Atlanta left fielder Justin Upton hits a home run in the eighth inning against the Washington Nationals at Turner Field on Friday. The Braves hope their offense improves. (Reuters)
ATLANTA — While the Braves’ patchwork starting rotation surpassed all expectations through the first nine games of the season, the offense has been alarmingly unproductive and some of the same problems that plagued the lineup a year ago have carried over.
Even after scoring four runs in consecutive games Wednesday and Thursday — nearly double their average output through seven games — the Braves entered their series opener against Washington ranked 29th among 30 major league teams in both runs (23) and on-base percentage (.268). They were ahead of only the Padres in each category.
First baseman Freddie Freeman ranked among the majors’ top hitters before Friday with a .419 average, .514 OBP and .677 slugging percentage, but the Braves’ No. 3 hitter has gotten precious few opportunities to drive in runs with Jason Heyward and B.J. Upton struggling in the first two spots in the order, and Chris Johnson off to a sluggish start in the cleanup spot behind him.
Braves manager Fredi Gonzalez said before Friday’s game that he wasn’t concerned by the early scoring woes.
“I’ve seen guys all of a sudden starting to heat up, or the at-bats are getting better,” he said. “It’s going to be a lineup that, we’re going to run through some good stretches and we’re going to scuffle a little bit. That’s just the way our lineup is. But of late, I’ve seen our lineup be OK.”
Justin Upton had two home runs in Thursday’s 6-4 loss to the Mets, the first time the Braves scored more than one run in any of their four losses.
Freeman was 2-for-3 with two walks with runners in scoring position before Friday, while the rest of the Braves were 11-for-58 (.190), including Justin Upton’s 2-for-10 and Chris Johnson’s 0-for-9 with five strikeouts.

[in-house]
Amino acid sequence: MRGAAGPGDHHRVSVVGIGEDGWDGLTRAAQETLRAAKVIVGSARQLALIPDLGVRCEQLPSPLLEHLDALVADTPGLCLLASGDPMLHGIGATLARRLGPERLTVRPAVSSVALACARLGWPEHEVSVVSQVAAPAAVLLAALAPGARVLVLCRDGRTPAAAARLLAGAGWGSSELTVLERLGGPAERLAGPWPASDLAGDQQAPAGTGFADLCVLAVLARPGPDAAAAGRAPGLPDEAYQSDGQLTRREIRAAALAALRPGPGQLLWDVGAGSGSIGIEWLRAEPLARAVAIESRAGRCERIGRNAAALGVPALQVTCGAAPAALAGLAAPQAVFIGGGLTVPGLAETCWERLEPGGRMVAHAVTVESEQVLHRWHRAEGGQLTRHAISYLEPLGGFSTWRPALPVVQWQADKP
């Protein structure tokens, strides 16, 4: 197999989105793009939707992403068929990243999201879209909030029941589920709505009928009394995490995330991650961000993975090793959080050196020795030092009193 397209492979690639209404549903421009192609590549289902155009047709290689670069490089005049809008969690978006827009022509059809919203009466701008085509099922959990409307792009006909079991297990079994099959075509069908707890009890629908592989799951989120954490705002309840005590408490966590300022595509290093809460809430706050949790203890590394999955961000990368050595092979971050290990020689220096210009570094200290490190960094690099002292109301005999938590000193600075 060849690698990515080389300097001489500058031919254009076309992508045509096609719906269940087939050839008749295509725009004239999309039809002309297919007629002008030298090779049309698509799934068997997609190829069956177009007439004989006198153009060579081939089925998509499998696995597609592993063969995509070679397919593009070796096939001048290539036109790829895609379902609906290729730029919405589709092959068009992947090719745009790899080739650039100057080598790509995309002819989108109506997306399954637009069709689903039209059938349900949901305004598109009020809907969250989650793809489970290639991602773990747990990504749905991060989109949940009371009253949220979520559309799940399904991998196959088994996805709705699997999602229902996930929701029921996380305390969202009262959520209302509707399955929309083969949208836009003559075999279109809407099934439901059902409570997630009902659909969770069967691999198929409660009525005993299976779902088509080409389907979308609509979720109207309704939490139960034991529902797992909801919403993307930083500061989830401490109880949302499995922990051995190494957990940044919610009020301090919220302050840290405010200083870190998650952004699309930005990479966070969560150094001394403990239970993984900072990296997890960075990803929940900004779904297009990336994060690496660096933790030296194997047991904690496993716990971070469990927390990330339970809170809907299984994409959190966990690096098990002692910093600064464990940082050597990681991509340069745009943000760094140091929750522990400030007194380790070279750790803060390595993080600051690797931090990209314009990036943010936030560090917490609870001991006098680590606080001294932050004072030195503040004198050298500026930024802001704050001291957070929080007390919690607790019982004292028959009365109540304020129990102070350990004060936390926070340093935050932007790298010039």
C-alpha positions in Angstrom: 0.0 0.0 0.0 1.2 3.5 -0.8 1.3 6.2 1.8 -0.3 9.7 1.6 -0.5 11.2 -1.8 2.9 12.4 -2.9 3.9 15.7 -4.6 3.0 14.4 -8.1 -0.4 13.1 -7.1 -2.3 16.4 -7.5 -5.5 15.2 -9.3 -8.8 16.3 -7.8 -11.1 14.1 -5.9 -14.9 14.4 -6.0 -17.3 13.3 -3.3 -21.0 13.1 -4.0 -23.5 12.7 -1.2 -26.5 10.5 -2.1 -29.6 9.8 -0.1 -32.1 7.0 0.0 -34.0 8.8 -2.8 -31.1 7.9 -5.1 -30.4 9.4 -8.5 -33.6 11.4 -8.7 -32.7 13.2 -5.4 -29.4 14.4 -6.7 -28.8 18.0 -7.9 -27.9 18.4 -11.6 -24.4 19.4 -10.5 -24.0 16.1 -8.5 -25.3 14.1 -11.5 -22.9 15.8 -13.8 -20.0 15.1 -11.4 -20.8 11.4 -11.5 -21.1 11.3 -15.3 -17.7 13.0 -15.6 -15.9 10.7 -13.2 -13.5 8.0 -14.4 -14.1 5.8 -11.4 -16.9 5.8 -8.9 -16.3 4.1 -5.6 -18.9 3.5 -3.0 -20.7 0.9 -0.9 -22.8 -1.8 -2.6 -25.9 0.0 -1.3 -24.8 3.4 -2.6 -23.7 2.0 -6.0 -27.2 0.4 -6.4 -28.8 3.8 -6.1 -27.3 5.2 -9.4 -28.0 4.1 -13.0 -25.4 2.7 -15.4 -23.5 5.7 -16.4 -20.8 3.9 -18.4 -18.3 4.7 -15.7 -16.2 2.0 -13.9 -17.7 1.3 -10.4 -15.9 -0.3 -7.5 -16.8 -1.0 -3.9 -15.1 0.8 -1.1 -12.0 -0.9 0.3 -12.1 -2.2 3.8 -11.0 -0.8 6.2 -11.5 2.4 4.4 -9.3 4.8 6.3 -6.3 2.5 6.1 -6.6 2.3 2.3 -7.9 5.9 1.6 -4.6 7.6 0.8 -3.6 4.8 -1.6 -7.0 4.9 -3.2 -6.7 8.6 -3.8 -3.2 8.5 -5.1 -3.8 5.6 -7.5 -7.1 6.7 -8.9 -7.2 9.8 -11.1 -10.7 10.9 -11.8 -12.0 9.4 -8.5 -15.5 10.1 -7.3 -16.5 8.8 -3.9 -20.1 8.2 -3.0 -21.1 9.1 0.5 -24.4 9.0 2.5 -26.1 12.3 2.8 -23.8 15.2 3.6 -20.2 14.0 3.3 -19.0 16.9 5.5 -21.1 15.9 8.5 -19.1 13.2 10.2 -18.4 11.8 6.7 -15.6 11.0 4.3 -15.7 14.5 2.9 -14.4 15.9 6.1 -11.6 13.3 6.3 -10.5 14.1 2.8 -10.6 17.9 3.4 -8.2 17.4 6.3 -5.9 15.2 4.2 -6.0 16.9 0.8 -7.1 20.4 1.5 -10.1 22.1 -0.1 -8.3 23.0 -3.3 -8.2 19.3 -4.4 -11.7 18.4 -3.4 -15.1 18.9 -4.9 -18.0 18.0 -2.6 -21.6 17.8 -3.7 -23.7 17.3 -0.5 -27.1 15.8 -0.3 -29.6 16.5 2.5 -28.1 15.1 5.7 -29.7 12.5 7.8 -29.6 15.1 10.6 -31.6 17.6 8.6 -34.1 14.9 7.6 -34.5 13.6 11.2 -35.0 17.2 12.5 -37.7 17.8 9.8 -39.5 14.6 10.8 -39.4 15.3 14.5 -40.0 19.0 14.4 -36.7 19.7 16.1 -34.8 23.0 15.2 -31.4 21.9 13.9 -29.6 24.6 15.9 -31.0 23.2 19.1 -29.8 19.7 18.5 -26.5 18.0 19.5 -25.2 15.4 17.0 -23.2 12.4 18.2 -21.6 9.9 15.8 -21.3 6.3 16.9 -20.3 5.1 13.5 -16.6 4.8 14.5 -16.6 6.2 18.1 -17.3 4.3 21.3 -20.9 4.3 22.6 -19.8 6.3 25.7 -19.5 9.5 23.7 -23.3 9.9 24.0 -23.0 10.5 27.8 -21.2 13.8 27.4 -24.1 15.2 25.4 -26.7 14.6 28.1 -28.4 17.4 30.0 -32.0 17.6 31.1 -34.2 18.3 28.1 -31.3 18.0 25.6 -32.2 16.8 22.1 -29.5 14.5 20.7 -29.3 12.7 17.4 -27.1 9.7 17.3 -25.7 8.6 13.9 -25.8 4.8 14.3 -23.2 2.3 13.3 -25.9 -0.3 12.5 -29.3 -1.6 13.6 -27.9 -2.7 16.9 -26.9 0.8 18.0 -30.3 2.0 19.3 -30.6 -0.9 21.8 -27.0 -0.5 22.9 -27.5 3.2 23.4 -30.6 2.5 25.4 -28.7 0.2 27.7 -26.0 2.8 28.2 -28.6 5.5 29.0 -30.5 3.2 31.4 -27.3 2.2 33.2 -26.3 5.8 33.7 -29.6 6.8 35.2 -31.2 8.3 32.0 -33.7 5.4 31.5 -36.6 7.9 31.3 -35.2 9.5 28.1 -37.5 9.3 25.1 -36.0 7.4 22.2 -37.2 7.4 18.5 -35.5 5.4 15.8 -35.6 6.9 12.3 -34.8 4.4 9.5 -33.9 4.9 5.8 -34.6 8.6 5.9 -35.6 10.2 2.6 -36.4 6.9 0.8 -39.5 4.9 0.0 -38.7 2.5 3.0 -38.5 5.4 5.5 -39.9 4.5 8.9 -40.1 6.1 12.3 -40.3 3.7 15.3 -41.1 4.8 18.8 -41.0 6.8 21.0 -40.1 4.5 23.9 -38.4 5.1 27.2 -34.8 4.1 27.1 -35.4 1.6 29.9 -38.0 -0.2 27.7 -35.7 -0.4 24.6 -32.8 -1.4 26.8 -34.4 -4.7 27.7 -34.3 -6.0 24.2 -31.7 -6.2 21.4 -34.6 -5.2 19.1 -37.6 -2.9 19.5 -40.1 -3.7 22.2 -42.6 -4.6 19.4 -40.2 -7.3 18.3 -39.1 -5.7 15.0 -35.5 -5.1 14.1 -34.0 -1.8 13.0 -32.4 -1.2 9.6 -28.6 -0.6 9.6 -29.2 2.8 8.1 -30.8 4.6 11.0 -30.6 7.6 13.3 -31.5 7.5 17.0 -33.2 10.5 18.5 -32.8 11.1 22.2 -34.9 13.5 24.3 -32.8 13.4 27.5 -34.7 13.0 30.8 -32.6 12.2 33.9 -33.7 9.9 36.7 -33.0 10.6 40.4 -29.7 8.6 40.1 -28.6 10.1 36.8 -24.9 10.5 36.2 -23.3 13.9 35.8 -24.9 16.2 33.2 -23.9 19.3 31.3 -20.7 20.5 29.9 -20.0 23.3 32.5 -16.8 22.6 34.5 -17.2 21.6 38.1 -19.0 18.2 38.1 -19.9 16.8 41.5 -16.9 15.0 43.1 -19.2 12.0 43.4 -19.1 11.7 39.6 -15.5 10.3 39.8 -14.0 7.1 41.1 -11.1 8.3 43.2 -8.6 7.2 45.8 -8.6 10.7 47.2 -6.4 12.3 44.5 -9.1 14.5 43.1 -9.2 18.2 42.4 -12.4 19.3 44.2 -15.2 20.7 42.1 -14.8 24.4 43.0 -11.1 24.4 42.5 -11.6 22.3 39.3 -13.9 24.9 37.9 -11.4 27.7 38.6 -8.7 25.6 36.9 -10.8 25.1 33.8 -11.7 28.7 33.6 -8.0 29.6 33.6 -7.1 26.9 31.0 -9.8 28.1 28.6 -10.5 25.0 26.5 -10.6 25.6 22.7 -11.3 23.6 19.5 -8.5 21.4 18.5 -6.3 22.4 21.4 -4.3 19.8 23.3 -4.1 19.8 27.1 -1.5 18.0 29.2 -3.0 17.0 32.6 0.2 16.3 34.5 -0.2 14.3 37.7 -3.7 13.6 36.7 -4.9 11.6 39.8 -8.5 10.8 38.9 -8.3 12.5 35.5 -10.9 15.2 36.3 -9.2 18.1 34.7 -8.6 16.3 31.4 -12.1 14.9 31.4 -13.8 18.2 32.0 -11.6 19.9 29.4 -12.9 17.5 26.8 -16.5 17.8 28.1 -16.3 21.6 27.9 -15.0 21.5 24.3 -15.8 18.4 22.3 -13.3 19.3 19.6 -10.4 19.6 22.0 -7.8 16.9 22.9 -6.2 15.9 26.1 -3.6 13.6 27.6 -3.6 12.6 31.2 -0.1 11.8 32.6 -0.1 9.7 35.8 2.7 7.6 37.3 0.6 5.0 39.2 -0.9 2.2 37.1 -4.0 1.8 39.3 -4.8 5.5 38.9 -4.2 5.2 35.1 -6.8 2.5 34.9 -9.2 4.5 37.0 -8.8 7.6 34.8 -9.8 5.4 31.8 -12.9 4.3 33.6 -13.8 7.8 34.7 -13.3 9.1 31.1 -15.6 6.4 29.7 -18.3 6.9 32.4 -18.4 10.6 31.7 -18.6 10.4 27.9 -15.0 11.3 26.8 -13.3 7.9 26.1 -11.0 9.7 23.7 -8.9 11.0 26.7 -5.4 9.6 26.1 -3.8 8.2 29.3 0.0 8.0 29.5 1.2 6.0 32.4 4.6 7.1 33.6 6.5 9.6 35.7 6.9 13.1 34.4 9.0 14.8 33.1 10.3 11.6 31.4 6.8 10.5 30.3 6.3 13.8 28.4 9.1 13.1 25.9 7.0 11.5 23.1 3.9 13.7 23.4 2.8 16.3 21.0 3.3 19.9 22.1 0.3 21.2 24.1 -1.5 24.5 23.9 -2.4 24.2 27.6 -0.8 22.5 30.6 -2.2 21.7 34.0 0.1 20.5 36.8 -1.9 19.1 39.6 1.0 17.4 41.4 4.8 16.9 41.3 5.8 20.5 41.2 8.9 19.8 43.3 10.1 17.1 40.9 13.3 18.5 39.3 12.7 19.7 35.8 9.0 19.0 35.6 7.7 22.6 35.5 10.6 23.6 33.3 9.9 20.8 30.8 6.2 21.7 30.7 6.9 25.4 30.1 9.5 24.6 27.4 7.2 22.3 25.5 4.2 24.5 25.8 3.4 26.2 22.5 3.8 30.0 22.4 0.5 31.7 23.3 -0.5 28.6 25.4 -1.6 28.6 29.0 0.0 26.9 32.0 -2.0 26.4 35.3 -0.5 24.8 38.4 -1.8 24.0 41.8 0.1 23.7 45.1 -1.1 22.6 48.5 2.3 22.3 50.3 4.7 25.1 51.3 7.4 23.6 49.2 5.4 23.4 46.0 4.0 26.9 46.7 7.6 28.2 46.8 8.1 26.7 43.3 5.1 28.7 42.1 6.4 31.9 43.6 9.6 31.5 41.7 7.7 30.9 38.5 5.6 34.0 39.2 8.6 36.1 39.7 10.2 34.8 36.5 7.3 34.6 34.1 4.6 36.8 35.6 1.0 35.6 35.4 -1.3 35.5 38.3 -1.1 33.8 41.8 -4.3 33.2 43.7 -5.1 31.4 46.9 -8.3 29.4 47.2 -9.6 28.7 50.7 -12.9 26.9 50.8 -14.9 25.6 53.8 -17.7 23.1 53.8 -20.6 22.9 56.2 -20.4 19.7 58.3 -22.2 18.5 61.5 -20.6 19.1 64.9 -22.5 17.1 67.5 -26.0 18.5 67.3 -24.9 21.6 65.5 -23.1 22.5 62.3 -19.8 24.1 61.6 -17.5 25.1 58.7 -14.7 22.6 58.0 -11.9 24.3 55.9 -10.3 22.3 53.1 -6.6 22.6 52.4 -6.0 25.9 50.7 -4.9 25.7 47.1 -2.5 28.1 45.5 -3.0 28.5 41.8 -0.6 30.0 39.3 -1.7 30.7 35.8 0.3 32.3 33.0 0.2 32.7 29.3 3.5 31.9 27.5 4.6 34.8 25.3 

Freeman was asked if the lack of production through nine games was a concern to the players like it was to much of the fan base.
“No, it’s not a concern at all,” he said. “No one’s panicking. It’s not like we’re 0-9. It’d be a lot different if we were 0-9. But our pitching has been unbelievable. Unfortunately as an offense we haven’t been able to give them the support that they’ve been giving to us. We’re 5-4 because of them, not because of the offense. So if we can just get back on the right track, instead of one guy maybe get three guys having a good game, we’ll get some runs on the board.”
Before Friday, the Braves had produced a .171 average and .293 OBP from the leadoff spot, where Heyward had started every game, and and .189 average and OBP from the 2-hole, where B.J. Upton had started all but one game.
They had a .265 or lower batting average at every spot in the lineup except Freeman’s, and the Braves’ .324 OBP at the fifth spot was the only spot other than third where they had an OBP as high as .295.
The Braves were hitting .207 with a .237 OBP with runners on base before Friday, and .213 with a .246 OBP in 61 at-bats with runners in scoring position, including 2-for-29 with runners in scoring position and two outs. Pitcher Julio Teheran had one of the two hits in the latter category.
In close-and-late situations, the Braves were a National League-worst 8-for-57 (.140) with one homer, two walks and 18 strikeouts.
“It’s just nine games into the season,” Freeman said. “People are going to get the little kinks out. Jason came through the other day, and Justin looked awesome (Thursday). He hit home runs to right and left, and (his homer on an 0-2 pitch) to right field here, that gets me really excited. He’s coming through, Andrelton (Simmons), once we get him back he’s been swinging it good. Dan (Uggla) still looks great at the plate, even if he’s not getting any results right now. And Chris Johnson is Chris Johnson, he’s going to hit no matter what.”